If we look at the history of mankind or at the present situation of the world, it makes us sad to see that after twenty centuries there are so few who claim to be Christians and fewer still who are faithful to their calling. Many years ago, a man with a good heart but who had no faith, said to me, pointing to a map of the world: "Look how Christ has failed! So many centuries trying to give his teaching to men, and there you have the result: there are no Christians."
There are many people nowadays who still think that way. But Christ has not failed. His word and his life continue to enrich the world. Christ's work, which his Father entrusted to him, is being carried out. His power runs right through history, bringing true life with it, and "when all things are subjected to him, then the Son himself will also be subjected to him who put all things under him, that God may be everything to every one."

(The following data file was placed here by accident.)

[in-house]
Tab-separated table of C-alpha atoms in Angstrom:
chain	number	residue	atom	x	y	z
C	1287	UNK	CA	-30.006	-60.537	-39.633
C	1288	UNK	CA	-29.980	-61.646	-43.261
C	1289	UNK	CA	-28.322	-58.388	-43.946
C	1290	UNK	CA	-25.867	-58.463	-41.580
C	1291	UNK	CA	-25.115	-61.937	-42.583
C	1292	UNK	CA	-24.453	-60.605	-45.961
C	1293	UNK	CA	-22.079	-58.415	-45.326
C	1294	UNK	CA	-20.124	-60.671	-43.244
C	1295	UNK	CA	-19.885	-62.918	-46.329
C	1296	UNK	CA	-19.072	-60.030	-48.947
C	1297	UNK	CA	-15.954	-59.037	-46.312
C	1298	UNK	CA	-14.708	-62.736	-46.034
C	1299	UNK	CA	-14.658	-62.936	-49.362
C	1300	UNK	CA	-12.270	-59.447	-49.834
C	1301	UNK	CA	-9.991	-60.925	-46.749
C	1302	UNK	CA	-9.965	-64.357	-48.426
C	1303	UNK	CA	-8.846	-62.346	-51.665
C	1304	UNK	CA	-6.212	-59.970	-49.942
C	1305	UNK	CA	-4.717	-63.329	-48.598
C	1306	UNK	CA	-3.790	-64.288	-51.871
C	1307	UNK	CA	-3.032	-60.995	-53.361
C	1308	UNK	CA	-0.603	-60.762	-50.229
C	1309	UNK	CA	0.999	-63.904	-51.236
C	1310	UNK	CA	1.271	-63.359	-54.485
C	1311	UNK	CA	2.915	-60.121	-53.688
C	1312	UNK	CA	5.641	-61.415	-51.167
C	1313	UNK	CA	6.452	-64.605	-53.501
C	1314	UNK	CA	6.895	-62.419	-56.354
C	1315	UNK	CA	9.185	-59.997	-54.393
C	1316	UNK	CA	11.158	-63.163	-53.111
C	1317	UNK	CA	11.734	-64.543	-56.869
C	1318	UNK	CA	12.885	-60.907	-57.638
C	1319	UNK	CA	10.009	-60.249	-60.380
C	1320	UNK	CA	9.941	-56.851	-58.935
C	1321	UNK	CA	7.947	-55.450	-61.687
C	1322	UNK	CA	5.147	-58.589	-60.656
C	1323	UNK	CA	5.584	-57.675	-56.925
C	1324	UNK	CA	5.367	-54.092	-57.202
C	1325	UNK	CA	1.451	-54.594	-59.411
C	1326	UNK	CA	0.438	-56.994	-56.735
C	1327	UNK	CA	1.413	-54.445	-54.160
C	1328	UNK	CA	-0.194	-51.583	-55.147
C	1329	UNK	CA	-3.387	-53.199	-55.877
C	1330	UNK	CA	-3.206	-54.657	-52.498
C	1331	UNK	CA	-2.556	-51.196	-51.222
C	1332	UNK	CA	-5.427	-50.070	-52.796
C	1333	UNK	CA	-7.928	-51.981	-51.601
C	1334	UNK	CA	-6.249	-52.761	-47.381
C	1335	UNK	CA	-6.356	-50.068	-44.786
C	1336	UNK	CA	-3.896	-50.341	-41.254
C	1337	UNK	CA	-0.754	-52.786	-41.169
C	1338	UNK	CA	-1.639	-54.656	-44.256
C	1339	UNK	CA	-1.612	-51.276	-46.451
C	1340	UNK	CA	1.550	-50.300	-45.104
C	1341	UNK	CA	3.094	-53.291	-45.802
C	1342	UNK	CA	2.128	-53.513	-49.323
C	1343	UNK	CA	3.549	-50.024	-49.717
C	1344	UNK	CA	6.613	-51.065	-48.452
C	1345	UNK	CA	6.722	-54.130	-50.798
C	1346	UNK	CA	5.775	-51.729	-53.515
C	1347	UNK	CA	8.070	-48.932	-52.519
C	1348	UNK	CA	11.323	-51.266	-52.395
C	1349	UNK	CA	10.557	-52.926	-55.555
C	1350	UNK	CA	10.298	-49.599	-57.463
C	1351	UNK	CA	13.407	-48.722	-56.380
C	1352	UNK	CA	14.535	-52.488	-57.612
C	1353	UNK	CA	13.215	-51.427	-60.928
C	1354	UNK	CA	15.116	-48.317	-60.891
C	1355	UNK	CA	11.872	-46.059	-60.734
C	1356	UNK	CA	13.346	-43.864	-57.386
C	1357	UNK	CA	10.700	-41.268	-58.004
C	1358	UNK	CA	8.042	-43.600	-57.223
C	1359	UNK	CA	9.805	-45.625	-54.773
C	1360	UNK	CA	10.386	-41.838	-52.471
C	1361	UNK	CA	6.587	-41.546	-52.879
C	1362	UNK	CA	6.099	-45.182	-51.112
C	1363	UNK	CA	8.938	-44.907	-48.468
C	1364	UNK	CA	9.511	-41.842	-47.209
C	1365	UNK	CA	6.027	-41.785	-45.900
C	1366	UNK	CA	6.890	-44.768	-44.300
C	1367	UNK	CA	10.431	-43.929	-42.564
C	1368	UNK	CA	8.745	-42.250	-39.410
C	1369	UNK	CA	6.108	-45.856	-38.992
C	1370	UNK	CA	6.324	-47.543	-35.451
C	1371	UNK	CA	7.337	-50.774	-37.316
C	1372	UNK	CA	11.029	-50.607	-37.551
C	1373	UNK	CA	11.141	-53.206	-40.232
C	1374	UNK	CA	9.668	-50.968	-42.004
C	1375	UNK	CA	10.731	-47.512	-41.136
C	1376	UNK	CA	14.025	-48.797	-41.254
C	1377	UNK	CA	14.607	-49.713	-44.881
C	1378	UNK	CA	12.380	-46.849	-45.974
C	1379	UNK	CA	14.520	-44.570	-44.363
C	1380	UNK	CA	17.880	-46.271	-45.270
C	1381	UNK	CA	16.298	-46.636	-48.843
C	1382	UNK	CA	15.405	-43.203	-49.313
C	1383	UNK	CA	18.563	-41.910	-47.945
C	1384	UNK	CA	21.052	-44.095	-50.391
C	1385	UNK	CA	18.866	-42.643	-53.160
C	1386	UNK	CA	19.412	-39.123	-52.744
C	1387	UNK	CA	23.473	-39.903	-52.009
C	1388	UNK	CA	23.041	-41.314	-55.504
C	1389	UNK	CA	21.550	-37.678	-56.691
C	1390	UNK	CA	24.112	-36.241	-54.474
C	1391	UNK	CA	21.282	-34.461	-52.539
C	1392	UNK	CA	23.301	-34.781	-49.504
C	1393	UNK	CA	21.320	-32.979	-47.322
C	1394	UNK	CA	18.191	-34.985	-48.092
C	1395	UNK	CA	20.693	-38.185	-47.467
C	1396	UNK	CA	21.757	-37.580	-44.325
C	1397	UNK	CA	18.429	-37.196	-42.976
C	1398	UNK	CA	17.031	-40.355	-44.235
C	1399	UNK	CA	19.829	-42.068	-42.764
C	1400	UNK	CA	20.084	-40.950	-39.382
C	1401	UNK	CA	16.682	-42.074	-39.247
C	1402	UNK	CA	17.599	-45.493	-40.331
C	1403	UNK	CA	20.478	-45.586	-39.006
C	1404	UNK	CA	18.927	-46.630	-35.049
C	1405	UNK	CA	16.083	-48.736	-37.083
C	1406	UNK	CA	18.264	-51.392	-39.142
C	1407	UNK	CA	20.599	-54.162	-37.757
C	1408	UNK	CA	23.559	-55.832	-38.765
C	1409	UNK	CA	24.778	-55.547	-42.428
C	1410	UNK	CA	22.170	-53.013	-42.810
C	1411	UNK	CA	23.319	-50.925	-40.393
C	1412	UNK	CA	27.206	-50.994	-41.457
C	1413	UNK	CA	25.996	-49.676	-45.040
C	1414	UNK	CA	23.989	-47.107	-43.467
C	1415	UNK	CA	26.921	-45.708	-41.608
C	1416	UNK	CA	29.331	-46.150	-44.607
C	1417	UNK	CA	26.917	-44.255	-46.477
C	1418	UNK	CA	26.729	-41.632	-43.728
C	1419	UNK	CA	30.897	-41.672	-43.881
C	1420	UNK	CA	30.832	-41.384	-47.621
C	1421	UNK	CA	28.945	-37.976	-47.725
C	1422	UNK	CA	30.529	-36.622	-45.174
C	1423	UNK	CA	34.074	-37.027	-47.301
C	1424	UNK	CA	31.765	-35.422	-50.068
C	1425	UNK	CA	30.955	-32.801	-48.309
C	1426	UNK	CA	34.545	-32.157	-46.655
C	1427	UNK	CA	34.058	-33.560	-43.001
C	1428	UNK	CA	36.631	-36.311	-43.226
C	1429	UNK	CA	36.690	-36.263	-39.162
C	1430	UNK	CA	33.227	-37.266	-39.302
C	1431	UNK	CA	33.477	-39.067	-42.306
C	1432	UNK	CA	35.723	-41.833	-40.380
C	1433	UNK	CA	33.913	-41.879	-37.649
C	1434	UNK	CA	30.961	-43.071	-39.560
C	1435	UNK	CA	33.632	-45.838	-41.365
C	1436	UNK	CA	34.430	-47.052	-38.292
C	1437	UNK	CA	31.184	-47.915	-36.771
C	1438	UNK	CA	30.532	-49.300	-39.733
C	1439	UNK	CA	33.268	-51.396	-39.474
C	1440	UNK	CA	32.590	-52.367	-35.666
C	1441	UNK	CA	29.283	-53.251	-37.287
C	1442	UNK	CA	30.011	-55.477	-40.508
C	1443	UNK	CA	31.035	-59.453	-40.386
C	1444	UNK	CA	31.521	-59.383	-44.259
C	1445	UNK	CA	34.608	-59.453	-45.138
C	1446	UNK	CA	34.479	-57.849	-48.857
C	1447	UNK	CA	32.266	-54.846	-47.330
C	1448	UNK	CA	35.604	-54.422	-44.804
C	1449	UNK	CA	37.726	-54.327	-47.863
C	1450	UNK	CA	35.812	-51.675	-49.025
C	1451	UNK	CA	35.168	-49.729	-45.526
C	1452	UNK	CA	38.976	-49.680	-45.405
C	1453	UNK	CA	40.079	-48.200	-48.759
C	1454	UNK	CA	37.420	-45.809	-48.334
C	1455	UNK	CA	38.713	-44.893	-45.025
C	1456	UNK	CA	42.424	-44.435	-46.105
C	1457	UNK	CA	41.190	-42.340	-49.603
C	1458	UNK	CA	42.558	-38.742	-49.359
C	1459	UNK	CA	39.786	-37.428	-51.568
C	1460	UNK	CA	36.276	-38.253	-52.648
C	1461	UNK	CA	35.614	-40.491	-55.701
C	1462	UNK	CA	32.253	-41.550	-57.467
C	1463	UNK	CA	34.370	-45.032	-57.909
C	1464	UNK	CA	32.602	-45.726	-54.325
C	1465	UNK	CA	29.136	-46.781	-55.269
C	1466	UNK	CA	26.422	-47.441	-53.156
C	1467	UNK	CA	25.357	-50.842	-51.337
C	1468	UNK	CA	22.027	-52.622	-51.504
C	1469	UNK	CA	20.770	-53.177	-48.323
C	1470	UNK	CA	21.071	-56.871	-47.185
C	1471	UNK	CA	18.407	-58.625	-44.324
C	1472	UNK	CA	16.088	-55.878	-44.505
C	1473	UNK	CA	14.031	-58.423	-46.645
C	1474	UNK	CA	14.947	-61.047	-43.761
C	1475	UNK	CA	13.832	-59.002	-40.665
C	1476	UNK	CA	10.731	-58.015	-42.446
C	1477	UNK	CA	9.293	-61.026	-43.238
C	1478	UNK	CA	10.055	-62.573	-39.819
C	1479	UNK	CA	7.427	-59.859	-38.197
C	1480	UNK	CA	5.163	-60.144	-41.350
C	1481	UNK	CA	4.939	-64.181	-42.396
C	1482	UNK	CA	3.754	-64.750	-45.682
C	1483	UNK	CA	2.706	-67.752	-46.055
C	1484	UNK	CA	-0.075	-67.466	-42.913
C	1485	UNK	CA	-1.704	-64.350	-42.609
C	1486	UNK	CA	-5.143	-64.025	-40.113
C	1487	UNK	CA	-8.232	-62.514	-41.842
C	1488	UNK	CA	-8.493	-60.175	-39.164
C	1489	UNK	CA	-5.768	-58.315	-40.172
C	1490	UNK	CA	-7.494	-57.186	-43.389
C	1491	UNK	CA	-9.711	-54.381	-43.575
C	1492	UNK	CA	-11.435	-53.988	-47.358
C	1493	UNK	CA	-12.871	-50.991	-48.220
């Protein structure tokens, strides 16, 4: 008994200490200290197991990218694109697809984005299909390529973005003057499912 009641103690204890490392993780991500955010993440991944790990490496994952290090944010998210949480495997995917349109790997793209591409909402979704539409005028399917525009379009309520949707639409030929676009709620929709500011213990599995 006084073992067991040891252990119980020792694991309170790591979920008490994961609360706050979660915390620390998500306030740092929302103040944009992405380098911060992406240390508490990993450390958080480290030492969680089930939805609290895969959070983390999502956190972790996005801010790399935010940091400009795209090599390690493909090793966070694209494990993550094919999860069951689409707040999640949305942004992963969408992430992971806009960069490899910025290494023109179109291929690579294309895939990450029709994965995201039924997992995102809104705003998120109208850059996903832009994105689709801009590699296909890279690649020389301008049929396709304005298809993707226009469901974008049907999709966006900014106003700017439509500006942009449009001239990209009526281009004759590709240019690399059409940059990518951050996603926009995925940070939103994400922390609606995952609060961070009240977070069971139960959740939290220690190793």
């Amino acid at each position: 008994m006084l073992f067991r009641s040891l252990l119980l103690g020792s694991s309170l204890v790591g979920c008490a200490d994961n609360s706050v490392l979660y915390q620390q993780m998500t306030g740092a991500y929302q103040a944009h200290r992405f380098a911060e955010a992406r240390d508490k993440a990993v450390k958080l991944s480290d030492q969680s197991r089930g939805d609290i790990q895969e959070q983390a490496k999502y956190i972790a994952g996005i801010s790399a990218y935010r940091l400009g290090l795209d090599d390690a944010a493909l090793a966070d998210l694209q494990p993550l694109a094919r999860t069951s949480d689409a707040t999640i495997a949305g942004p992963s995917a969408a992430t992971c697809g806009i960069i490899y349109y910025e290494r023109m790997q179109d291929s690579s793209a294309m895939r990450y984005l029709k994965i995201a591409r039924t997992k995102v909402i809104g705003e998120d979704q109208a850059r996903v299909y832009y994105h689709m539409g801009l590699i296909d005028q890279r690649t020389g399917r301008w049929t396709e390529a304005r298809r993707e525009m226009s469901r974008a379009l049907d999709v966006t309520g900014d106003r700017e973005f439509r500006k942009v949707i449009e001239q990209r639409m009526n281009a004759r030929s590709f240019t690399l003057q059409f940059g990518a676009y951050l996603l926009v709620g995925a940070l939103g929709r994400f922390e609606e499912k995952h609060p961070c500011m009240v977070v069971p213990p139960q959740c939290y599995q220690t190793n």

God wants us to cooperate with him in this task which he is carrying out in the world. He takes a risk with our freedom. I am deeply moved by the Jesus born in Bethlehem: a defenceless, powerless child, incapable of offering any resistance. God gives himself up to men; he comes close to us, down to our level.
"Though he was in the form of God, he did not count equality with God a thing to be grasped, but emptied himself, taking the form of a servant." God respects and bows down to our freedom, our imperfection and wretchedness. He agrees to have his divine treasures carried in vessels of clay; he lets us make them known; God is not afraid of mixing his strength with our weaknesses.